Lebanon Businessnews News

National criteria for measurements soon
Berro: uniform metrology system helps
protect consumer rights and boost exports
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The National Metrology Council, an advisory body tasked with setting a uniform measurement system, was established in early August by the Ministry of Economy and Trade (MoET).

The establishment of a national metrology system was stipulated in law 158 adopted in August 2011 to regulate and control all measurement practices across sectors.

The national system is a reference for weights and measures used in local and international trade, according to Ali Berro, director of the Quality Unit at the MoET and vice-president of the Lebanese Council for Accreditation.

The National Metrology Council is chaired by the Minister of Economy and Trade. It's members include the director of consumer protection at the MoET, Fouad Fleifel, director general of the national standards institute LIBNOR, Lina Dergham, and Berro. The council also includes nine other members representing stakeholders from industry and commerce sectors, as well as from colleges and research institutes.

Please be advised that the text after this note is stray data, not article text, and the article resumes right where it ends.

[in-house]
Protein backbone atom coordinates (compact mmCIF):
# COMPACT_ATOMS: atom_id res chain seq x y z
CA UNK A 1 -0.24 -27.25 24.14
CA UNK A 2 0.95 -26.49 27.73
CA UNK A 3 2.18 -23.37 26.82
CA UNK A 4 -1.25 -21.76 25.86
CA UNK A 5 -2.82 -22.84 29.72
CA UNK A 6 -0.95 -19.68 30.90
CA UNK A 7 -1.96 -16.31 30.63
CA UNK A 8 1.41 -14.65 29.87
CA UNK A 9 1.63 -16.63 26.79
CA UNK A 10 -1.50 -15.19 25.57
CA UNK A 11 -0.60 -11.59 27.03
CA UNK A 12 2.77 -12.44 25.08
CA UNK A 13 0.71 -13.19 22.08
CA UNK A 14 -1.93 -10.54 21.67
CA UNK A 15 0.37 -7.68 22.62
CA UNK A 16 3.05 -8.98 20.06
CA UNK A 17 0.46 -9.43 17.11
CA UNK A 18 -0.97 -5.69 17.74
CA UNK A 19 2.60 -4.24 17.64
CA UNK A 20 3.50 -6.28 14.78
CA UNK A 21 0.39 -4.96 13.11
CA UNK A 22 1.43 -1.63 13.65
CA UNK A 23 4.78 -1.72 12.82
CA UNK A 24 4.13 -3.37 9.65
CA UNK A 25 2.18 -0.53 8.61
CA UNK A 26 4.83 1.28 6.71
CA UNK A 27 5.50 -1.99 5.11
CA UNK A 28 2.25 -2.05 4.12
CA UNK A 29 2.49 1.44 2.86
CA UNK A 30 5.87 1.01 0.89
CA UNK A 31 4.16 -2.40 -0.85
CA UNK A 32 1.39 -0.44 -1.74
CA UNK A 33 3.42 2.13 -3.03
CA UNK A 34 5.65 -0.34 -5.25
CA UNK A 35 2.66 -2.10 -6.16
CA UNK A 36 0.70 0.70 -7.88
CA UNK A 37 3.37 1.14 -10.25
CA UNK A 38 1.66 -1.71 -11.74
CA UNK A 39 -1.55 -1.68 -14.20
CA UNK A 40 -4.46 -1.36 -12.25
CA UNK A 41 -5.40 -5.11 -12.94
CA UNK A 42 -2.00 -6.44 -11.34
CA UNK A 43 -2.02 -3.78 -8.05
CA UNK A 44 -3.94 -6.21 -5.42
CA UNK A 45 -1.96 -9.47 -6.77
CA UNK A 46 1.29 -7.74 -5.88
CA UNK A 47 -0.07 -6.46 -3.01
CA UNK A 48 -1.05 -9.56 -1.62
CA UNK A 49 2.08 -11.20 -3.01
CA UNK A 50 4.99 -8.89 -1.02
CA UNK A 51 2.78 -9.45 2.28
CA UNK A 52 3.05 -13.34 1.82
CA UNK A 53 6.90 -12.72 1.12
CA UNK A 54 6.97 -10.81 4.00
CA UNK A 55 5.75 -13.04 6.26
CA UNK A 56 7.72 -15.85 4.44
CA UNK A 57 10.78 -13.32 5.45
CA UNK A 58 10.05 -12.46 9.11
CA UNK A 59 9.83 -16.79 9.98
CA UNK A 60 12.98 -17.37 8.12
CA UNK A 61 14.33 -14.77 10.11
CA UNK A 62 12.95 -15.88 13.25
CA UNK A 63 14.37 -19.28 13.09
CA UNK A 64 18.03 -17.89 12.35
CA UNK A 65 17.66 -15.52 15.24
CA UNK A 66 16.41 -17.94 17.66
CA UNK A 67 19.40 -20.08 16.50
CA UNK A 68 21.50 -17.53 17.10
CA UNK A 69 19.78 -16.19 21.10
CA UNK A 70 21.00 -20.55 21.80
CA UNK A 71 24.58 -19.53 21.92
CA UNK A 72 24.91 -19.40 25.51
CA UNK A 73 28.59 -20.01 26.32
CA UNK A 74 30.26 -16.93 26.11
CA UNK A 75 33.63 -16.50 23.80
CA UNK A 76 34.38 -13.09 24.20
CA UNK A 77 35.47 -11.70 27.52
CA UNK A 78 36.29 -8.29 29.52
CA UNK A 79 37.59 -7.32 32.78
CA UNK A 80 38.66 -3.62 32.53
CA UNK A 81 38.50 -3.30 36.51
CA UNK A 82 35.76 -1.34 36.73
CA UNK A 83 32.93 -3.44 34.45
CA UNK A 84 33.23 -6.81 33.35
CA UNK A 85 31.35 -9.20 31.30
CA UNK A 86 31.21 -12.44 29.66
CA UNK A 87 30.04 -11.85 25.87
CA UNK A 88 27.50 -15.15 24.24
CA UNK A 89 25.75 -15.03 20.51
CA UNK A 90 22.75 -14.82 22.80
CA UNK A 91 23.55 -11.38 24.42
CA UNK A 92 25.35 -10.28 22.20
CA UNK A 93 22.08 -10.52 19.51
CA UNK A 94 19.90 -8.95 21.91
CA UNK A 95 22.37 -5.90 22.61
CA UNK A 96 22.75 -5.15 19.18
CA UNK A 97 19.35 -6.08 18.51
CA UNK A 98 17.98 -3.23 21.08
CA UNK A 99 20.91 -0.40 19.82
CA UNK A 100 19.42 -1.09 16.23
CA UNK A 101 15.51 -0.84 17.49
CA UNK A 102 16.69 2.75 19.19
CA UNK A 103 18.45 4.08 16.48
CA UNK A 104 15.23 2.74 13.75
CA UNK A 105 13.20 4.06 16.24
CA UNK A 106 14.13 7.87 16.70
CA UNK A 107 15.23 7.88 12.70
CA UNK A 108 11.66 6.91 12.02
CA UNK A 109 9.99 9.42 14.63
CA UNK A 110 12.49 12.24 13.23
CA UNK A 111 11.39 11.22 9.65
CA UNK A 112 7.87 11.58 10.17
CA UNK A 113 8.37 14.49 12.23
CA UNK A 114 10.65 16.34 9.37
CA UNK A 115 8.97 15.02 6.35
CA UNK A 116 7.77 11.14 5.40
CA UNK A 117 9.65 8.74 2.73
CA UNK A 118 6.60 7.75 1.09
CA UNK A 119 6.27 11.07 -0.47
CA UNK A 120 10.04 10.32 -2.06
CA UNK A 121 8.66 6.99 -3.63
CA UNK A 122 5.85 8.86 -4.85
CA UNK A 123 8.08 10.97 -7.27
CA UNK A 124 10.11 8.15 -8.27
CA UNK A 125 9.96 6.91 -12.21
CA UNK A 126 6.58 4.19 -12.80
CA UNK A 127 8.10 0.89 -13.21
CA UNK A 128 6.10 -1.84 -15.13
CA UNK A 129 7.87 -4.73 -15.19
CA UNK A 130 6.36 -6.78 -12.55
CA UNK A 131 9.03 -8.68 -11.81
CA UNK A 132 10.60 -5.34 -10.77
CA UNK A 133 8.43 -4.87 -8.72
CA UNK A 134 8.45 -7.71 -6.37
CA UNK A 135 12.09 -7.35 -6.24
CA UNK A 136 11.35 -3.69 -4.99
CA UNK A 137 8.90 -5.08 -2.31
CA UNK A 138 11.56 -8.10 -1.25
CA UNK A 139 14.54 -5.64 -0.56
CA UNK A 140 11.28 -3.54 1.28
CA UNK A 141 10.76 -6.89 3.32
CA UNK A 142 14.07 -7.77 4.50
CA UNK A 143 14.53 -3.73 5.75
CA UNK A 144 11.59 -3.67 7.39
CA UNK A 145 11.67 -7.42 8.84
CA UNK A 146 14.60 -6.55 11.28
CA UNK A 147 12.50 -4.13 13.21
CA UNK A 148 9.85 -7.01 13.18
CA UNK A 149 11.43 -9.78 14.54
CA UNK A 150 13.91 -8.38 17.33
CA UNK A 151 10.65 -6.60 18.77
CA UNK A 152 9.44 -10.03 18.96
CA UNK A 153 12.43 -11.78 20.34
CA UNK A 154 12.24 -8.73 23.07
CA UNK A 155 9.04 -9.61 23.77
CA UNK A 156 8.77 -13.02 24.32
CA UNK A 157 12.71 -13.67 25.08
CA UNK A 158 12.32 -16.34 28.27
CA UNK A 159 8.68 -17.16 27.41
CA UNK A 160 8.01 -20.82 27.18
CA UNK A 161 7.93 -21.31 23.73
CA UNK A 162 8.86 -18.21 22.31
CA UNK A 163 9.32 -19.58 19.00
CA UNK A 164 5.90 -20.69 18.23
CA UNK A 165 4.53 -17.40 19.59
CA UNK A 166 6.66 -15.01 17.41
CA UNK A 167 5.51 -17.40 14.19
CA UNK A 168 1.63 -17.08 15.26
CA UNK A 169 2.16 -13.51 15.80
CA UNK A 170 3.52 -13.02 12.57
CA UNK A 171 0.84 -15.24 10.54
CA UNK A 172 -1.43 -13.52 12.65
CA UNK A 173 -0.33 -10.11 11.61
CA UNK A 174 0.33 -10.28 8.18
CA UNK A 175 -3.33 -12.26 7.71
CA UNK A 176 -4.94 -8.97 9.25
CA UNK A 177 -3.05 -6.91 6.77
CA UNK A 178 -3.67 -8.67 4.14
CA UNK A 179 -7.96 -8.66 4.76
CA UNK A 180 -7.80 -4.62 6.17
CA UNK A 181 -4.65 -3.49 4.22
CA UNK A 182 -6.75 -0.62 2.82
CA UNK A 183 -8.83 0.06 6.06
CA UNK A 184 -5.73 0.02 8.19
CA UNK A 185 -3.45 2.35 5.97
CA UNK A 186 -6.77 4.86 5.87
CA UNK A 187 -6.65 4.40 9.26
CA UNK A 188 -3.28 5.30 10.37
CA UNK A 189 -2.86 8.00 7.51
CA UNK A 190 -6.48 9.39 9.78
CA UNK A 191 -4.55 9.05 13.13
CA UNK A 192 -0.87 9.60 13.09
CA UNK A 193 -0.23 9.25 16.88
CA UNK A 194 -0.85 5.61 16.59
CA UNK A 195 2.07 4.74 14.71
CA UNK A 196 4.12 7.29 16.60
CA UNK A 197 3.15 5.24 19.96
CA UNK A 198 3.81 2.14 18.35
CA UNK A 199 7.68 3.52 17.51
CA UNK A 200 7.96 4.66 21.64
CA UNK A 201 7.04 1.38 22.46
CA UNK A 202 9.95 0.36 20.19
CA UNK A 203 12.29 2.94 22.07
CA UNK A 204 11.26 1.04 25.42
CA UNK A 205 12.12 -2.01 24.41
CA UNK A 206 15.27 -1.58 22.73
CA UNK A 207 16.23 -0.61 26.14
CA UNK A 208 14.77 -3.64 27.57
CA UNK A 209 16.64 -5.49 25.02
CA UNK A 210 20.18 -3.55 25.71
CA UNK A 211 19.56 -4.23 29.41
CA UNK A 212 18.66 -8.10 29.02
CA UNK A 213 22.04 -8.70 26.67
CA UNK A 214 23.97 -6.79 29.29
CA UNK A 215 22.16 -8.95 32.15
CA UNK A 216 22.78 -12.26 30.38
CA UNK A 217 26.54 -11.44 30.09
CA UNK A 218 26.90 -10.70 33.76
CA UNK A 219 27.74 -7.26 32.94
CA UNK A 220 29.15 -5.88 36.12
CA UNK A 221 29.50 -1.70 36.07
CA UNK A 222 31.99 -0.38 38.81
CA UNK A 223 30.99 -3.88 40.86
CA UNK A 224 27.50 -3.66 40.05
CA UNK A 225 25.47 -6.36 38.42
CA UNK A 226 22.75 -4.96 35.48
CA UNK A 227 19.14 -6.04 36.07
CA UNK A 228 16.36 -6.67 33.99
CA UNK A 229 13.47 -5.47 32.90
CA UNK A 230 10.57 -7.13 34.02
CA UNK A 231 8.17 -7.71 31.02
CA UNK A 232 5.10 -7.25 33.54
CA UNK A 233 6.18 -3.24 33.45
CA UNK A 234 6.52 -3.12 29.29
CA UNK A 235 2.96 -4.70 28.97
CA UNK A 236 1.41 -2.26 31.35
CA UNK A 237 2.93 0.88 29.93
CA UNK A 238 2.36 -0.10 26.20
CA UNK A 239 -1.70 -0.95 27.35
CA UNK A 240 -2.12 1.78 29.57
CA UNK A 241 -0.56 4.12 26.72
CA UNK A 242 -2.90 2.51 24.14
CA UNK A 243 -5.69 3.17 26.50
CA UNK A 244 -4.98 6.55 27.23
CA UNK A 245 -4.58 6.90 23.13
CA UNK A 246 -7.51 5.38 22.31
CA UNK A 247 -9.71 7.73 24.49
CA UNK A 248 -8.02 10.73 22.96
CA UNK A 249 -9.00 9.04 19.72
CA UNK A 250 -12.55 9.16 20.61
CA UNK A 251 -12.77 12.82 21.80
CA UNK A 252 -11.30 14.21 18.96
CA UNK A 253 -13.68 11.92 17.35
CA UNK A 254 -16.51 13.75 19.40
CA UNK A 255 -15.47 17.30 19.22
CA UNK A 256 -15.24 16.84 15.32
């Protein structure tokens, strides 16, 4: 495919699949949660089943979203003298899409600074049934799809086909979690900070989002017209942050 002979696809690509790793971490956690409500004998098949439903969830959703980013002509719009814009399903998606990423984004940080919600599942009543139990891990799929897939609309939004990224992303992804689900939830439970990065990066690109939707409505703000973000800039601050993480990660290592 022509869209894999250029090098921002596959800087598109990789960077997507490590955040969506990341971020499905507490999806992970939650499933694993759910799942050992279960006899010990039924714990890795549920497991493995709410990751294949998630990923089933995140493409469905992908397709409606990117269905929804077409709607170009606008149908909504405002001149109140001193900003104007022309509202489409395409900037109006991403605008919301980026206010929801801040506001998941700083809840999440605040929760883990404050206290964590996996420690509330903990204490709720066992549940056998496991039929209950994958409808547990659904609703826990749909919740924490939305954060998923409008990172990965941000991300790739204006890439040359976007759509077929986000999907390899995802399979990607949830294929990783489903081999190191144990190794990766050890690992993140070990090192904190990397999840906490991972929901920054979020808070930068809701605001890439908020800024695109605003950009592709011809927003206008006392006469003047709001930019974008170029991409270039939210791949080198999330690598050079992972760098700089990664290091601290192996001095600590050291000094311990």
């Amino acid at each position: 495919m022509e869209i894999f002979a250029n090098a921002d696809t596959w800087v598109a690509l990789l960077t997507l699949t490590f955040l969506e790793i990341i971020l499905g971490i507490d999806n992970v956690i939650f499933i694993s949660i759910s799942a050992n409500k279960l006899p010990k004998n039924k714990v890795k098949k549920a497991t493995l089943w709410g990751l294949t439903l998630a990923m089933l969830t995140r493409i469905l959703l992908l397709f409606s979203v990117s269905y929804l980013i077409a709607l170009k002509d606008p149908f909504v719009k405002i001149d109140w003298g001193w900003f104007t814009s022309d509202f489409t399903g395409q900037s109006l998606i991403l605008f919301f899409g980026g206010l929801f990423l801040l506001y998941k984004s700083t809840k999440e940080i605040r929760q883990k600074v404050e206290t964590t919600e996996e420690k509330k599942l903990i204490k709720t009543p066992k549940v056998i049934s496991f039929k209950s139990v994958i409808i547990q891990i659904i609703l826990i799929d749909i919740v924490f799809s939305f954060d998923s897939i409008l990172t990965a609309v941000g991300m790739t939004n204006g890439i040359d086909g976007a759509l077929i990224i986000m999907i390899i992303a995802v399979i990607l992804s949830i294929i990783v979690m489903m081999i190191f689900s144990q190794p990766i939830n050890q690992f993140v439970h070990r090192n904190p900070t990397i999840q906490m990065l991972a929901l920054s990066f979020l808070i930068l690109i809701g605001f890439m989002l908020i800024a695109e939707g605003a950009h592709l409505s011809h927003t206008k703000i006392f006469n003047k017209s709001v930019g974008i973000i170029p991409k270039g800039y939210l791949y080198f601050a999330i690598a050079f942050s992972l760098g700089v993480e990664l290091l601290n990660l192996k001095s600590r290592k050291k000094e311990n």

The council will survey and assess existing measurement methods and tools in order to define requirements: “We will seek to improve these methods to ensure that they come in line with global standards, mainly those applied by the EU,” said Berro.

The council will submit its proposals to the Cabinet, which will adopt the new regulations.

He said national measurement criteria will ensure consumer rights are protected better and will boost exports. “If you’re buying one kilogram of any product who can guarantee that the scale the merchant used truly measured out 1,000 grams, not less,” Berro said. He said that goods exported from developed countries require official verification that they have been weighed according to recognized standards.

The national metrology system will be applied to all retail activities in which goods are sold by weight, length, or volume. Once the system is adopted, gas stations, butcheries, grocery stores, and jewelers, will all have to adjust their scales according to a unified calibration. Regular compliance checks will be carried out by the consumer protection unit at the ministry. The production and importation of measurement tools and devices will also be controlled by the new system.

Reported by Hanadi Chami
Date Posted: Aug 16, 2012
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